Geil und Dawes
for its debut full-length album, the self-released North Hills (which, earlier this year, was rereleased on Dave Matthews’ ATO label — also home to releases by My Morning Jacket, Patty Griffin, and, um, Radiohead), San Fernando Valley ensemble Dawes infuses its tunes with a throwback vocalharmony sensibility akin to that of Crosby, Stills, and Nash (and maybe a little Young now and then).
It’s a comparison plenty of rock critics have thrown around since the album’s release, but it’s one that sticks. Lead vocalist and songwriter Taylor Goldsmith, percussionist/ brother Griffin Goldsmith, bassist Wylie Gelber, and keyboardist Alex Casnoff create a moody sonic landscape drenched in mournful harmonies encompassing a wide vocal range. But there’s something about their sound that, unlike the arenaready CSN of later years, finds Dawes trapped in a heavenly time capsule where intimacy with the audience serves them best. Listen to “When My Time Comes” on Dawes’ MySpace site (myspace.com/dawestheband), and tell me I’m lyin’.
Gentle guitar strumming, keys, Griffin’s bold-yet-whispery soprano voice, country-tinged melodies, and unobtrusive rhythms provide the perfect backdrop for telling tales of love gained and lost, most of which belie the high-energy funk throwdowns of the Brothers Goldsmith’s father, Lenny Goldsmith — former lead singer of funk/soul collective Tower of Power. That isn’t to say Dawes can’t crank up the energy level a bit when the mood strikes. A tour with Deer Tick last summer proved that Dawes has fully mastered the “rock” part of the roots-rock equation. Papa Goldsmith should be damn proud. Dawes performs at 9 p.m. on Sunday, Nov. 29, at Corazón, 401 S. Guadalupe St. Local singer-songwriter John Courage opens, and there’s a $5 cover.
One model stocking stuffer
What do you get that one geeky music-and graphic-novelloving friend who has everything? You know: the guy who hoards shrink-wrapped first pressings of Kraftwerk LPs and won’t take even one of his Watchmen books out of its mylar sleeves because he wants to “protect its mint-condition integrity” — yet he still bums cigarettes off you because he’s “broke.” If you said he deserves nothing, I’d tend to agree. But if you’re feeling generous, pick him up a copy of One Model Nation (Image Comics), a new historical-fiction graphic novel conceived and written by C. Allbritton Taylor (aka The Dandy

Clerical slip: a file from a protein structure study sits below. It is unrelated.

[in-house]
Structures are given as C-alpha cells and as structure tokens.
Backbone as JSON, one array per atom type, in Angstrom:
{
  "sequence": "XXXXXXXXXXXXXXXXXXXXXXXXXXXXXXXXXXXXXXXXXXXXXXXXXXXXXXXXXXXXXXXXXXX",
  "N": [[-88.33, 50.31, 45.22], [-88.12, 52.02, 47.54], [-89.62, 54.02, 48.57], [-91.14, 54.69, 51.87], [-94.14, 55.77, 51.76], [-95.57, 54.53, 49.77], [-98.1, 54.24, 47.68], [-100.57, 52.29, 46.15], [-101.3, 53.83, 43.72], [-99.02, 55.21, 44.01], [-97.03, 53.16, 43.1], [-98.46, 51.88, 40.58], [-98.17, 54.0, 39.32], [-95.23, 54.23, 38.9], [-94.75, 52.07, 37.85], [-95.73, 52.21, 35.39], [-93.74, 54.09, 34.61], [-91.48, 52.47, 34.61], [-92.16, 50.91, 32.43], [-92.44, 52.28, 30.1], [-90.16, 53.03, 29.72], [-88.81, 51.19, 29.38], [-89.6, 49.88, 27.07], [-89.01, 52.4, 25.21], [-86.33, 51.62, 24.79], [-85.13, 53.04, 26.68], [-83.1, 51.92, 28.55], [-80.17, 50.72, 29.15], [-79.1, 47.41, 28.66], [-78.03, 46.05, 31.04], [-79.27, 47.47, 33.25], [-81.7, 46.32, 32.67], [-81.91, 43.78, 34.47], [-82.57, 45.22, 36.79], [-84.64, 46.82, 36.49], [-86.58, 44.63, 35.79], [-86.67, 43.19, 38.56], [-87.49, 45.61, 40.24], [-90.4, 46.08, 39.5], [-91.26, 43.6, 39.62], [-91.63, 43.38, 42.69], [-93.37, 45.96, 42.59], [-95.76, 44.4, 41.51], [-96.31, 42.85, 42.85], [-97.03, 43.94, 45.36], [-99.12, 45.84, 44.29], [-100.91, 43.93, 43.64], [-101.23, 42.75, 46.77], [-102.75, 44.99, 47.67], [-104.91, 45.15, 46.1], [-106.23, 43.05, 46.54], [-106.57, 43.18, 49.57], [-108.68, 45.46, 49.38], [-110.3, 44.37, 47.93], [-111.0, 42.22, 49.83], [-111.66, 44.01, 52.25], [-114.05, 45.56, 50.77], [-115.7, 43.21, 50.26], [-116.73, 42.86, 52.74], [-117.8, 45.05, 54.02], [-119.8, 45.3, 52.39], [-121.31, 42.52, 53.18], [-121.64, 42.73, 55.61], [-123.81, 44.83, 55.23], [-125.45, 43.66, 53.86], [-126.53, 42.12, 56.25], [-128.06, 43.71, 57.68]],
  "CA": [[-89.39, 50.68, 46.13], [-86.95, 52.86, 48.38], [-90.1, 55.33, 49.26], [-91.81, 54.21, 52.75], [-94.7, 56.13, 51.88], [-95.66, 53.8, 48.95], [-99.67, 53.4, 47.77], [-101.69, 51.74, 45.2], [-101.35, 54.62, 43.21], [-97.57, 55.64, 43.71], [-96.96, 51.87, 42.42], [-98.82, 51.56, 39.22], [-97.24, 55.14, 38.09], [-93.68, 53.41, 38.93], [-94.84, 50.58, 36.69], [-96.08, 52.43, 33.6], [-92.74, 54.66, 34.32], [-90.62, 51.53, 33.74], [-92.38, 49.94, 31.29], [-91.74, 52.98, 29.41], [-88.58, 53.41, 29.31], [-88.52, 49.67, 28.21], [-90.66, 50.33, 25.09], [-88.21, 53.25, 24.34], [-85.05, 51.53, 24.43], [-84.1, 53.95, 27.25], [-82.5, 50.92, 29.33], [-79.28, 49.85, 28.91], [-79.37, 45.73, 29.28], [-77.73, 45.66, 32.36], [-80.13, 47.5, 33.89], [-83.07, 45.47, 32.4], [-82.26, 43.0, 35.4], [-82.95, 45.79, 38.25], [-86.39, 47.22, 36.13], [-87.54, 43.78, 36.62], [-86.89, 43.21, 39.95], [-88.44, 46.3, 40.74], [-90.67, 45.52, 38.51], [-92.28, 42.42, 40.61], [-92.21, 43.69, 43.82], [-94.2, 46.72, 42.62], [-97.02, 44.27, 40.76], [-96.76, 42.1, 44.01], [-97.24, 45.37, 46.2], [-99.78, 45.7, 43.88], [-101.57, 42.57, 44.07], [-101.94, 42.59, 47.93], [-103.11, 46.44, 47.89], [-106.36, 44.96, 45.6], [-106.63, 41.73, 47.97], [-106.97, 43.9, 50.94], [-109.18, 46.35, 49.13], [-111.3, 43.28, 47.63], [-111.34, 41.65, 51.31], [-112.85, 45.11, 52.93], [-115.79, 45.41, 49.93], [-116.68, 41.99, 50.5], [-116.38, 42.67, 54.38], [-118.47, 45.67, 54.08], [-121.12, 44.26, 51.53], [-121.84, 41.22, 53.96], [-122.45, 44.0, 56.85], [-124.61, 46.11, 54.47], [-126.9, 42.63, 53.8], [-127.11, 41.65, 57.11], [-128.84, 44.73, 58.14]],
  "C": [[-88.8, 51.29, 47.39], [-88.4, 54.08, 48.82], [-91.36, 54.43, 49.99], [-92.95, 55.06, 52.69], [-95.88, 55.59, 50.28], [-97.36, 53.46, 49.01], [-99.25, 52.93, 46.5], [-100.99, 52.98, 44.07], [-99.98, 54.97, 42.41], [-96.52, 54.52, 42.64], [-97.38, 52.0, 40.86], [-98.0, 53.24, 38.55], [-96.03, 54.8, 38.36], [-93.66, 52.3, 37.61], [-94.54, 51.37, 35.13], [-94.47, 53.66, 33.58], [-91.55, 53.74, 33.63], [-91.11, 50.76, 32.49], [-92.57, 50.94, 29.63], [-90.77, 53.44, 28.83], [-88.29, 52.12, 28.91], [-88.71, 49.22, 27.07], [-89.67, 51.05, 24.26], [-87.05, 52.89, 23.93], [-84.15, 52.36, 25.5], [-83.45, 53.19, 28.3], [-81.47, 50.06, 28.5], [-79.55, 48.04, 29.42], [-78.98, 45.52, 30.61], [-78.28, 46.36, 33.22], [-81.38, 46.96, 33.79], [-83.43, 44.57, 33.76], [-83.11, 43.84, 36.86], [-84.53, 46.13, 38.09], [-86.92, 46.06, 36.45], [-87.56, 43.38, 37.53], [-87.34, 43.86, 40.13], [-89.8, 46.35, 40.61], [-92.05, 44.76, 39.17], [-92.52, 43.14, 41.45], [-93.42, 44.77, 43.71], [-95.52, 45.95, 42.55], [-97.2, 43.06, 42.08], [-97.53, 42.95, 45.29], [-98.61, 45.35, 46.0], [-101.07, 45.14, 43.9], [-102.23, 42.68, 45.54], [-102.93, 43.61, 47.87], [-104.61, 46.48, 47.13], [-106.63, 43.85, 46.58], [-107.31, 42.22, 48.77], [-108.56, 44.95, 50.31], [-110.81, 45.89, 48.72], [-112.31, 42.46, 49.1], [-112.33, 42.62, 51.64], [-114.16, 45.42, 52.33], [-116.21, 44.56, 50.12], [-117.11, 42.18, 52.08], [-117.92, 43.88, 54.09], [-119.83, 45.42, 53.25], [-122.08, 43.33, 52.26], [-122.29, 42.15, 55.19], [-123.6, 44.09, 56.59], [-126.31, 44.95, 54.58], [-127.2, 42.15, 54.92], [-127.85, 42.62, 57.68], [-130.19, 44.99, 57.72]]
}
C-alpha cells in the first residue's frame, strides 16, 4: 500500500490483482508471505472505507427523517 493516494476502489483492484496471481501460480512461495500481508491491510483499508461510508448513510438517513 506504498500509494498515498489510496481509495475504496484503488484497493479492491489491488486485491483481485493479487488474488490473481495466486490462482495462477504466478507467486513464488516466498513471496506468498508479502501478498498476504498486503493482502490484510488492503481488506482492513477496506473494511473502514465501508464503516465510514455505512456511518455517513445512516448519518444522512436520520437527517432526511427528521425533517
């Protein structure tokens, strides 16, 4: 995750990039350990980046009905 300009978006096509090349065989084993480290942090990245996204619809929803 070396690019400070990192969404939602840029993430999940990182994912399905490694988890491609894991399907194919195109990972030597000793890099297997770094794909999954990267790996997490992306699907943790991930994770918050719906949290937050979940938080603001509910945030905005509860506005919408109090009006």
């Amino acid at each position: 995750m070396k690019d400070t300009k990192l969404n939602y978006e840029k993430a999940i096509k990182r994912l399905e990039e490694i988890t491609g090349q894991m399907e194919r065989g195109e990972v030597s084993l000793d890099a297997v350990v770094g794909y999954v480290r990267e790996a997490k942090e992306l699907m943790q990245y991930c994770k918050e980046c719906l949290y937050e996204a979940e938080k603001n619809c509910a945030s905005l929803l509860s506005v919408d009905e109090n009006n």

Adopting a low-fi, analog-recording approach
Warhols singer-guitarist Courtney Taylor-Taylor) with research contributions by “historian” Donovan Leitch— son of Scottish folk-pop icon Donovan and lead vocalist for rock semi-supergroup Camp Freddy.
Beautifully illustrated by Jim Rugg and Cary Porter and set in 1977 Germany, One Model Nation tells the story of a politically motivated art-noise band of the same name (possibly modeled after Kraftwerk) that may— or may not — have had ties to the Baader-Meinhof group (aka the Red Army Faction), a violent leftist group that emerged from the anti-fascist student uprisings in West Germany during the late ’60s and early ’70s.
Taylor suggests that members of the Baader-Meinhof gang did not engage in collective suicide, as investigators concluded but instead were executed by their captors — a popular conspiracy theory that holds some weight, given the mysterious circumstances in which many RAF members died.
Tying the gang’s fate to “the voice of a generation,” Taylor spins an intriguing political yarn with roots in real history; but he also emphasizes the role that music plays as a weapon — and that some musicians can play as pawns— in that little thing we like to call revolution. A visit to onemodelnation.com reveals two tracks created to reflect the music that One Model Nation might have made. And according to a Nov. 11 interview with Leitch at fanboy.com, nine more tracks — and possibly some live concerts — are also in the works. Now go get your geek on.
Welcome to the Dawes house